The IRS is increasing its auditing staff and sees the construction industry as one of its primary targets. In July of 2009, the IRS issued a new Audit Technique Guide (ATG) for their field agents to use when auditing businesses in the construction industry. One of the big changes, from the prior ATG, is a series of tables, at the end, designed to help agents determine how much income should have been reported from various types of construction contracts.
The IRS seems mostly concerned with construction companies that are cash basis sole-proprietorships. They believe that this group represents the largest portion of the "tax gap" (unreported income). Below is a link to an excerpt from Chapter 11 of the new audit technique guide. It demonstrates very well the IRS's intent on increasing audit activity on the construction industry.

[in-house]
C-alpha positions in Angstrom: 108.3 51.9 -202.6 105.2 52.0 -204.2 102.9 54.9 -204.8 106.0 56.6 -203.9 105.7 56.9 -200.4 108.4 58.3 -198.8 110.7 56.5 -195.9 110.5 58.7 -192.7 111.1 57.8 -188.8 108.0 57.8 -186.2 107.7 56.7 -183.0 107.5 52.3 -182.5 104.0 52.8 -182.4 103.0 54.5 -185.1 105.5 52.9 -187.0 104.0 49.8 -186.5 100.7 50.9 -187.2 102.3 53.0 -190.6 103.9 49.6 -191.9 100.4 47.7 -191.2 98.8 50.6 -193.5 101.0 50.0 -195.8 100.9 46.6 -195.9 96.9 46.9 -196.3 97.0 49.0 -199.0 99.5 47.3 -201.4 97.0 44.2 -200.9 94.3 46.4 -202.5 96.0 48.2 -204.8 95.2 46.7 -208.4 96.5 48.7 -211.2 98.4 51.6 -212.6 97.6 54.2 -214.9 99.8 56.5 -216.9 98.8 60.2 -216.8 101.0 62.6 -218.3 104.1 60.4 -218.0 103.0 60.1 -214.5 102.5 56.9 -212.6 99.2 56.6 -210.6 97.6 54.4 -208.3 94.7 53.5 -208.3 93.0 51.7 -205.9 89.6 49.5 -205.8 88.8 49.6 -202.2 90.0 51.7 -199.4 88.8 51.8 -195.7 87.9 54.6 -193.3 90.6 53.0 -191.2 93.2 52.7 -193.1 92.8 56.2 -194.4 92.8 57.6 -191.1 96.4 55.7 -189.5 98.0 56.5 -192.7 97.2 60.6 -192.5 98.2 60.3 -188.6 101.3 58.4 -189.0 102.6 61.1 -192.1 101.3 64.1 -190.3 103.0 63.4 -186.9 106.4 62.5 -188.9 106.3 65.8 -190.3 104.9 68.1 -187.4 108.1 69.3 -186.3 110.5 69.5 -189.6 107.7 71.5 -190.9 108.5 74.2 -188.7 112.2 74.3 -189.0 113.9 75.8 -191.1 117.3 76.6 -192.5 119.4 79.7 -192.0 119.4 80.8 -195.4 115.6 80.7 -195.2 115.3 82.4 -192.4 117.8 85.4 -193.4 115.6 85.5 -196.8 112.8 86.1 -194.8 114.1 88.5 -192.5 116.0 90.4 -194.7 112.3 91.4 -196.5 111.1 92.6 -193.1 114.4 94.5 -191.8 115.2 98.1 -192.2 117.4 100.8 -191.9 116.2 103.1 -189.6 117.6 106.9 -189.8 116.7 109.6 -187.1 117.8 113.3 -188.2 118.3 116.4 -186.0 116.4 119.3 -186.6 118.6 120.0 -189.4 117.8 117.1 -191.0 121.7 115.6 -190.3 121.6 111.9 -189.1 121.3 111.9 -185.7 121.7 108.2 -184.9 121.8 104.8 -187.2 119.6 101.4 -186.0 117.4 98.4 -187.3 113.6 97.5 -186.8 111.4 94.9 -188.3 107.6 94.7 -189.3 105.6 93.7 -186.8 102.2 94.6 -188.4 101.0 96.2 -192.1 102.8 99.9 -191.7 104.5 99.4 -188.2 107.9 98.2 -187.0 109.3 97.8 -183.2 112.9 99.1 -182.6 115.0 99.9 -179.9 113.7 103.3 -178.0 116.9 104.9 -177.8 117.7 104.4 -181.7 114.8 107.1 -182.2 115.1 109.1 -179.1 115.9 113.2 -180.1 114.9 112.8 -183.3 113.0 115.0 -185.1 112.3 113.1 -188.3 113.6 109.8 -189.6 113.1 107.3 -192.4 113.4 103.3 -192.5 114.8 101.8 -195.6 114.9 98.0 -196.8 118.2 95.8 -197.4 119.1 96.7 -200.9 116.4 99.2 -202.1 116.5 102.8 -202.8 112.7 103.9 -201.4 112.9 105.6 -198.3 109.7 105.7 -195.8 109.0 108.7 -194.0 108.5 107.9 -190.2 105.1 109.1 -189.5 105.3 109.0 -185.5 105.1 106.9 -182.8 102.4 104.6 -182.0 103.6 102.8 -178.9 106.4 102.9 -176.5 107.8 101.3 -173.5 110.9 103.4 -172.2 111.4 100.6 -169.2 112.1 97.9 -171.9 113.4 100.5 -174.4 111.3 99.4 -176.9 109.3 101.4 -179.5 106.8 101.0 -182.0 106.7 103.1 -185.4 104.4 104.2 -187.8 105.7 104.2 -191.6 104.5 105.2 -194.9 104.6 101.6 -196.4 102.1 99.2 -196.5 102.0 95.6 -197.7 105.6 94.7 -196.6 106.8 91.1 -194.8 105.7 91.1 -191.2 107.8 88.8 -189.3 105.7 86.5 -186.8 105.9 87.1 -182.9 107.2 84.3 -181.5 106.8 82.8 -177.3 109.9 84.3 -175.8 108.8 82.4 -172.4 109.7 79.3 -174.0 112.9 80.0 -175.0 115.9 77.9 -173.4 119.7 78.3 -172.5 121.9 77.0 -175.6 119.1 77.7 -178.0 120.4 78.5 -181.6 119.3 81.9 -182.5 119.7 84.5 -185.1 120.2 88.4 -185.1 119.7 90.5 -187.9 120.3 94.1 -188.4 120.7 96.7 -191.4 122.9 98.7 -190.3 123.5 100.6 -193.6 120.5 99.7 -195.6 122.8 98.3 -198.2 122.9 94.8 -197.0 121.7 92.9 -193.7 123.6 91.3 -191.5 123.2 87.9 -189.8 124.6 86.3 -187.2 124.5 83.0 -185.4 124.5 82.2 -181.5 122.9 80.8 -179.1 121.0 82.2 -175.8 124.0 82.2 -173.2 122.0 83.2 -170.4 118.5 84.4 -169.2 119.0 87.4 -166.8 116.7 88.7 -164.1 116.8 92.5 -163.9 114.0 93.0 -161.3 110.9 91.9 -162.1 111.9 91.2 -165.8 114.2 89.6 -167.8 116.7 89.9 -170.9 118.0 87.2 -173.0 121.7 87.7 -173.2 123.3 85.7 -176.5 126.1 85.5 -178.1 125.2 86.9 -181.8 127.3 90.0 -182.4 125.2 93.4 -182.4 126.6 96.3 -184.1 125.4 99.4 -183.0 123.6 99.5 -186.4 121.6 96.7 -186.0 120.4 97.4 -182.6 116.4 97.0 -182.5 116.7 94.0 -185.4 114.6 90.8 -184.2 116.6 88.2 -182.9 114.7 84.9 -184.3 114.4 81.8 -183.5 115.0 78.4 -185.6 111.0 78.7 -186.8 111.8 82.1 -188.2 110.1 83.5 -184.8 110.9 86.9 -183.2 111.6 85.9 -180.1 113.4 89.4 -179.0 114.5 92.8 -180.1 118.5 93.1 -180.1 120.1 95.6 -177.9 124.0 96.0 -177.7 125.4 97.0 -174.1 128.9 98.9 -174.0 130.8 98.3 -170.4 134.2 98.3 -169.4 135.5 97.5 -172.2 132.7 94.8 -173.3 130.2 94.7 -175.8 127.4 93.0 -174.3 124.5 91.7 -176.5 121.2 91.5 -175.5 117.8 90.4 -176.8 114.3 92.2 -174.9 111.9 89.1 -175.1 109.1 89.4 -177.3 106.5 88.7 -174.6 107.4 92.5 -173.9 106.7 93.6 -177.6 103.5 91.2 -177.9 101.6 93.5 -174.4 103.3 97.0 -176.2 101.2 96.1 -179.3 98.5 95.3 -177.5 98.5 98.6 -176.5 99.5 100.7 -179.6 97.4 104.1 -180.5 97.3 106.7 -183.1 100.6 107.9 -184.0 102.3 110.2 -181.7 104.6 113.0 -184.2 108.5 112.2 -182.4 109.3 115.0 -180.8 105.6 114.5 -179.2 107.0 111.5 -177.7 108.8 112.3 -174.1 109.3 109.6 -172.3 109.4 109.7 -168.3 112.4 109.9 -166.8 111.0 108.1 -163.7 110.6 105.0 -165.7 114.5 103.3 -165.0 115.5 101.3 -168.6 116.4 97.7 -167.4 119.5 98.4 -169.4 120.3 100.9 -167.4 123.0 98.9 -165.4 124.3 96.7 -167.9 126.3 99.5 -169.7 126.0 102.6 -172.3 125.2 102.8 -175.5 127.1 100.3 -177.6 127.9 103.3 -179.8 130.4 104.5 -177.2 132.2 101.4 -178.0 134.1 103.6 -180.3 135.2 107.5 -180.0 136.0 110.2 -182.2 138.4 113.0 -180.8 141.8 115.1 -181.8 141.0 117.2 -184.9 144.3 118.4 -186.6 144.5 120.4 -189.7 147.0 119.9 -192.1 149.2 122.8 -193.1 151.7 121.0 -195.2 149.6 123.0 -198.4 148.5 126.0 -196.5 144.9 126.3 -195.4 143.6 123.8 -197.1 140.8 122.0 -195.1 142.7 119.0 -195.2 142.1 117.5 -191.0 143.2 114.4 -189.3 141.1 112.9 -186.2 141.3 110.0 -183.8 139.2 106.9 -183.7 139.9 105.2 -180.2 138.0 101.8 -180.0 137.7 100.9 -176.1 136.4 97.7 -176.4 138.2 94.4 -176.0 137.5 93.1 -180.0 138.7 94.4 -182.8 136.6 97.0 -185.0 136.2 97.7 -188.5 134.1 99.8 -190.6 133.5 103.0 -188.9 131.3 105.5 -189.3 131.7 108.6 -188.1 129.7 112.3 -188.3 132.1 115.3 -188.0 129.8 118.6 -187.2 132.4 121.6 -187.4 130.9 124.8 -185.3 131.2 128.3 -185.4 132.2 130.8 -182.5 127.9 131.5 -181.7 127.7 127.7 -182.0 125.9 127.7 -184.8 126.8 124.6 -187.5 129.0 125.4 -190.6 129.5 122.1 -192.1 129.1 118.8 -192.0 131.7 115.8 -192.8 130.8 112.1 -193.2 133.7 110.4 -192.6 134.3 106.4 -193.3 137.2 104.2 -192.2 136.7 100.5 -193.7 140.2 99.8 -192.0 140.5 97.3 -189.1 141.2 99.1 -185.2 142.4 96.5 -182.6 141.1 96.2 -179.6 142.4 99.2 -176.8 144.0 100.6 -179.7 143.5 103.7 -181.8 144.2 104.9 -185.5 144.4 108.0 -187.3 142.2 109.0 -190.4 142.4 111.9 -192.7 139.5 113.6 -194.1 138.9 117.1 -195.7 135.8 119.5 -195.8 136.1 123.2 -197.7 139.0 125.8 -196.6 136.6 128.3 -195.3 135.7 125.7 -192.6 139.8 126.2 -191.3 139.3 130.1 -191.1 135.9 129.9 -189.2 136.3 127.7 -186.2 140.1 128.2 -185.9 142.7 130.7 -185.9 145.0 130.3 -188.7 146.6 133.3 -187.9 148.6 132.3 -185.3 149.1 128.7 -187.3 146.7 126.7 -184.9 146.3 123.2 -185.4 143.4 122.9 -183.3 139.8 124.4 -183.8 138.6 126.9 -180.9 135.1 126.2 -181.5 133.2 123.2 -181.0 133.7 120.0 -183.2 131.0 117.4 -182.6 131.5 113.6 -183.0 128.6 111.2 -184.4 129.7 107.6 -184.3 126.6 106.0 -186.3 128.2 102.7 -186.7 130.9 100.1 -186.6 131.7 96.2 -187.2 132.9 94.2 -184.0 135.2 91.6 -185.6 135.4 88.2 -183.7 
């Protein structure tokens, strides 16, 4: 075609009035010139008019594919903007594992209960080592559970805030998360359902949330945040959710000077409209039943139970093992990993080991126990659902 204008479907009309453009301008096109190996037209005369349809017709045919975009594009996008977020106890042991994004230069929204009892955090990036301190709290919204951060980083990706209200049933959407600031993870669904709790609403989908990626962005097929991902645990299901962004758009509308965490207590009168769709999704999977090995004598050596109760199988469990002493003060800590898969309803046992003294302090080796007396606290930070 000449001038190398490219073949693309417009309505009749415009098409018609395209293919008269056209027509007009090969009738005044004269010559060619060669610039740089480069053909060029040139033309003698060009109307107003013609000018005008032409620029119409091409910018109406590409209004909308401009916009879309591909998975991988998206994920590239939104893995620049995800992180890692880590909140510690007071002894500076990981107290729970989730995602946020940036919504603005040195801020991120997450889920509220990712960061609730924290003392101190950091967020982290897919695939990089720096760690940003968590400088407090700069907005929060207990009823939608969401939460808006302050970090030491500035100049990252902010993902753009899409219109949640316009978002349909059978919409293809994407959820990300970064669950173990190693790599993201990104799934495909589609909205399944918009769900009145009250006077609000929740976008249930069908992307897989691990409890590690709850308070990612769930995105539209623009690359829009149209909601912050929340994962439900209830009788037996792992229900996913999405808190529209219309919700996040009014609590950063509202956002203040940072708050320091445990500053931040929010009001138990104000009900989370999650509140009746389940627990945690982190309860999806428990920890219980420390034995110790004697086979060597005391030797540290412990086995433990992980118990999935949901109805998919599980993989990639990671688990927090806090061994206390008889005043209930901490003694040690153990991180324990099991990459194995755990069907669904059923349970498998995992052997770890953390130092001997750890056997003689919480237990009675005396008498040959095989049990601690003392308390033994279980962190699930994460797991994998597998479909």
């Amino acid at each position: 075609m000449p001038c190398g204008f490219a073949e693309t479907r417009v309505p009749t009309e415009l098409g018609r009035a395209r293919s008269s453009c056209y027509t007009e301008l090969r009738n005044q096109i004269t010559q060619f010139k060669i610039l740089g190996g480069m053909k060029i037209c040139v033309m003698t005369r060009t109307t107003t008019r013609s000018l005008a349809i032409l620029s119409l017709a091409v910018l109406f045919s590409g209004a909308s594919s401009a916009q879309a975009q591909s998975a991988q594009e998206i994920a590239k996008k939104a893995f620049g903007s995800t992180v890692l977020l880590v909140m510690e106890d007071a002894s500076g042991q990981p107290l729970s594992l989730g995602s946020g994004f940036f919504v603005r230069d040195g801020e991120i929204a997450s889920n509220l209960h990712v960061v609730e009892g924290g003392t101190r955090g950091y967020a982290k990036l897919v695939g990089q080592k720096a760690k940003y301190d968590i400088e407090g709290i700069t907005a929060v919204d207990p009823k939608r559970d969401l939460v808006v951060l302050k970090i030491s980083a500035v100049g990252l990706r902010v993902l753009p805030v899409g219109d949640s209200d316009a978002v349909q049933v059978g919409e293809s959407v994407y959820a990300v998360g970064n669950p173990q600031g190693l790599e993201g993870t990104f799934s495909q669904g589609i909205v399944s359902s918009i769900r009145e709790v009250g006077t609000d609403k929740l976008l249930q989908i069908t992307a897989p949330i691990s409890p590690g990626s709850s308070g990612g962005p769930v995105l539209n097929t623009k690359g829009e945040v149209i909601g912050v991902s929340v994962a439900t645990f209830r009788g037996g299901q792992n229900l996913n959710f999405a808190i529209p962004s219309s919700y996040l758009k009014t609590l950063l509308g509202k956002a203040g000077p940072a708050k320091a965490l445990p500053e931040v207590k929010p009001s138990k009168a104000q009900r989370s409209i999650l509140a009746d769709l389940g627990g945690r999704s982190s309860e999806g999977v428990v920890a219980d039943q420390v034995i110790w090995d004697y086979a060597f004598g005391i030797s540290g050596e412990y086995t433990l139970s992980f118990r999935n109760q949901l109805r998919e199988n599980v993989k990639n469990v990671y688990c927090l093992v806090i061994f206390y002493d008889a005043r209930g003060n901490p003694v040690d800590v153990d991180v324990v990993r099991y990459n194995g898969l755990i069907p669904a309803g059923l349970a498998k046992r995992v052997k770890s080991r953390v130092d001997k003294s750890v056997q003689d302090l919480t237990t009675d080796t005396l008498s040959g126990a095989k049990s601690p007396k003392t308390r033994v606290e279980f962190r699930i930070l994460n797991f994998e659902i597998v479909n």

The IRS has always been interested in this issue, but now they are particularly interested in construction workers who have been misclassified as independent contractors. It could be that in their increased audit activity of cash basis "independent contracting" businesses, they may discover individuals who really are employees. Since the IRS is not very fond of employees being treated as independent contractors, they will probably pursue this fairly aggressively. For more information, see my page titled Employee vs. Independent Contractor.
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